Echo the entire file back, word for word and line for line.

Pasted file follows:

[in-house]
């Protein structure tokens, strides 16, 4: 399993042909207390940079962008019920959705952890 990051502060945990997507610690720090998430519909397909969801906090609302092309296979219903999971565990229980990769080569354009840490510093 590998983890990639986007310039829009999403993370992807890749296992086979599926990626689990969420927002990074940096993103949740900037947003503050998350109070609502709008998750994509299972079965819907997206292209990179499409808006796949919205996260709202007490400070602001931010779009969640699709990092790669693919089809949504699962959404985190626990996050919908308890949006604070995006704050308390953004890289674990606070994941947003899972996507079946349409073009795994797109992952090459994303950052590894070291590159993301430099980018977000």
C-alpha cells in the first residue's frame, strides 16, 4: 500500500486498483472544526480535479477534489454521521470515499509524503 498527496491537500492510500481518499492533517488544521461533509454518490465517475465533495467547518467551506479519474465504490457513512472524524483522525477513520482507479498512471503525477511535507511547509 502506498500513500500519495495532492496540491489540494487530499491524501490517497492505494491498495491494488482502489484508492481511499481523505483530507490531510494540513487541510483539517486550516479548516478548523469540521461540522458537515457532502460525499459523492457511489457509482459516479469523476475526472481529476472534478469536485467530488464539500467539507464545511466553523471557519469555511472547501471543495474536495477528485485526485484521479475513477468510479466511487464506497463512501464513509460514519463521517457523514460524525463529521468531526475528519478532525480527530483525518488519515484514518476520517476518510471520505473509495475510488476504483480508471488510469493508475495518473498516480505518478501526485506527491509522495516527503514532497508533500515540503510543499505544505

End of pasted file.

[in-house]
């Protein structure tokens, strides 16, 4: 399993042909207390940079962008019920959705952890 990051502060945990997507610690720090998430519909397909969801906090609302092309296979219903999971565990229980990769080569354009840490510093 590998983890990639986007310039829009999403993370992807890749296992086979599926990626689990969420927002990074940096993103949740900037947003503050998350109070609502709008998750994509299972079965819907997206292209990179499409808006796949919205996260709202007490400070602001931010779009969640699709990092790669693919089809949504699962959404985190626990996050919908308890949006604070995006704050308390953004890289674990606070994941947003899972996507079946349409073009795994797109992952090459994303950052590894070291590159993301430099980018977000």
C-alpha cells in the first residue's frame, strides 16, 4: 500500500486498483472544526480535479477534489454521521470515499509524503 498527496491537500492510500481518499492533517488544521461533509454518490465517475465533495467547518467551506479519474465504490457513512472524524483522525477513520482507479498512471503525477511535507511547509 502506498500513500500519495495532492496540491489540494487530499491524501490517497492505494491498495491494488482502489484508492481511499481523505483530507490531510494540513487541510483539517486550516479548516478548523469540521461540522458537515457532502460525499459523492457511489457509482459516479469523476475526472481529476472534478469536485467530488464539500467539507464545511466553523471557519469555511472547501471543495474536495477528485485526485484521479475513477468510479466511487464506497463512501464513509460514519463521517457523514460524525463529521468531526475528519478532525480527530483525518488519515484514518476520517476518510471520505473509495475510488476504483480508471488510469493508475495518473498516480505518478501526485506527491509522495516527503514532497508533500515540503510543499505544505